When a business in Tennessee is conducting its normal operations, it wants to be sure that its board of directors is not going to be questioned in every choice it makes. There is a special rule that shields the board from what might otherwise be a constant stream of lawsuits.
The Business Judgment Rule
The business judgment rule is an assumption built into business law that when a board acts, they are presumed to be acting in good faith and in the best interests of the company. Sometimes the company might make decisions that seem wrong or odd, but it takes a serious and clear breach of their fiduciary duties to the shareholders for the board to become liable for a business decision. If this rule was not in place, then boards of companies would constantly be the targets of lawsuits when they made a decision that a shareholder did not like.
While boards are required to follow their fiduciary duty, they do not need to justify their decisions. Their role both binds them to their duty while protecting their choices with the assumption of good faith. They can become embroiled in business litigation if they do something that creates a conflict of interest, like selling the company to family members, or a major lapse like ignoring criminal activity. The bar for this is quite high, but it means that the board is not immune to all potential suits.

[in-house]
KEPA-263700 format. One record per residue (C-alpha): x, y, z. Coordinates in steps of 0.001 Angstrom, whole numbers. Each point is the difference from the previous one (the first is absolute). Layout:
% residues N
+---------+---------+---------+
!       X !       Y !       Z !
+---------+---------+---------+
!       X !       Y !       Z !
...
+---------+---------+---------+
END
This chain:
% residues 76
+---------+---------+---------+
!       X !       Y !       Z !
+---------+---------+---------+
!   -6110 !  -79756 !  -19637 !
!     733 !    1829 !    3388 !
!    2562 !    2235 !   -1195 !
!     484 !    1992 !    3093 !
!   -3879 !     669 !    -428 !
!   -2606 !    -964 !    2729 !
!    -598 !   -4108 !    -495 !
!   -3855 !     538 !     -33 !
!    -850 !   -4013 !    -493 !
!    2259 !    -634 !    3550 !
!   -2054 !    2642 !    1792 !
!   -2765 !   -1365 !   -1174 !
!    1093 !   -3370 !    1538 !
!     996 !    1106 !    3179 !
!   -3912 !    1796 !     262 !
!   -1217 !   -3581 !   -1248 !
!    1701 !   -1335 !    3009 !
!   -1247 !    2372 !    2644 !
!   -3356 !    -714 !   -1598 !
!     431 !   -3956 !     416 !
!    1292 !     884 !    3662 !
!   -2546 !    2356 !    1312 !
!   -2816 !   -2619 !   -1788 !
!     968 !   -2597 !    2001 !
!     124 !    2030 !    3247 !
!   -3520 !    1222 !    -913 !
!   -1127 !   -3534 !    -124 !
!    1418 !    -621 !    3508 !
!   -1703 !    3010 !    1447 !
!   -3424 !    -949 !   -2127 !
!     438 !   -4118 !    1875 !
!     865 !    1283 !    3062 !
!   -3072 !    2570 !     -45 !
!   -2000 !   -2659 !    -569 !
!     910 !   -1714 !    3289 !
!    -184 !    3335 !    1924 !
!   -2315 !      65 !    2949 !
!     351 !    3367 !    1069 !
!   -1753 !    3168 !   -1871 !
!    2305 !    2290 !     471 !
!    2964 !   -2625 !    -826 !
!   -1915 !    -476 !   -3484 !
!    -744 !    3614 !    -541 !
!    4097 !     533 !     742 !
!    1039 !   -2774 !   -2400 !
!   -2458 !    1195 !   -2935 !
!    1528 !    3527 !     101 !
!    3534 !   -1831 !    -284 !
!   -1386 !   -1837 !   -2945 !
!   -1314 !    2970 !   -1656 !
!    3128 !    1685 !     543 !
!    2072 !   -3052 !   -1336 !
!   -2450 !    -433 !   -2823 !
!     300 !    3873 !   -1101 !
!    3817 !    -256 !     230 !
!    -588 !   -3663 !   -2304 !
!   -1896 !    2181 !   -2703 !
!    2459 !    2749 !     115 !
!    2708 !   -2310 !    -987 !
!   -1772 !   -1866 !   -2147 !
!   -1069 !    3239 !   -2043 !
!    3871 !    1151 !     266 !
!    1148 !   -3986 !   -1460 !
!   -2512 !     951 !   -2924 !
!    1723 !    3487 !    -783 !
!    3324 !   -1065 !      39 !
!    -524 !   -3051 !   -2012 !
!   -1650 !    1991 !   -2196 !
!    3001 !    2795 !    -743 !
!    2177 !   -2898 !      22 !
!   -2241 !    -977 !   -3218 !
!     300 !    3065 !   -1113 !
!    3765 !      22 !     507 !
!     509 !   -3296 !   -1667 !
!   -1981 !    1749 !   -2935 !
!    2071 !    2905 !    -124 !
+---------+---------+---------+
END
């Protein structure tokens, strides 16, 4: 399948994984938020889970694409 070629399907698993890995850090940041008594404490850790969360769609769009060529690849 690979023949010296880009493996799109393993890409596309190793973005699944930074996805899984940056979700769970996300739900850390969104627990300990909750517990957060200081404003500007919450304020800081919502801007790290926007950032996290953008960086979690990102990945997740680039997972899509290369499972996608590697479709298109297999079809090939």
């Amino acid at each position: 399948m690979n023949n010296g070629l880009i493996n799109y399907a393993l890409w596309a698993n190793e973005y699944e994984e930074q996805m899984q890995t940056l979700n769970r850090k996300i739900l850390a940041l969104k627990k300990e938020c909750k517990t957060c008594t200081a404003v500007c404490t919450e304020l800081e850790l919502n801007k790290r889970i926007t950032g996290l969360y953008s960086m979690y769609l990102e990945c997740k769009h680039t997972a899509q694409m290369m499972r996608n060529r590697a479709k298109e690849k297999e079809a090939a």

The business judgment rule frees the board from the distraction of lawsuits as long as they do not stray into criminal or complicit activity, enabling them to make bold decisions.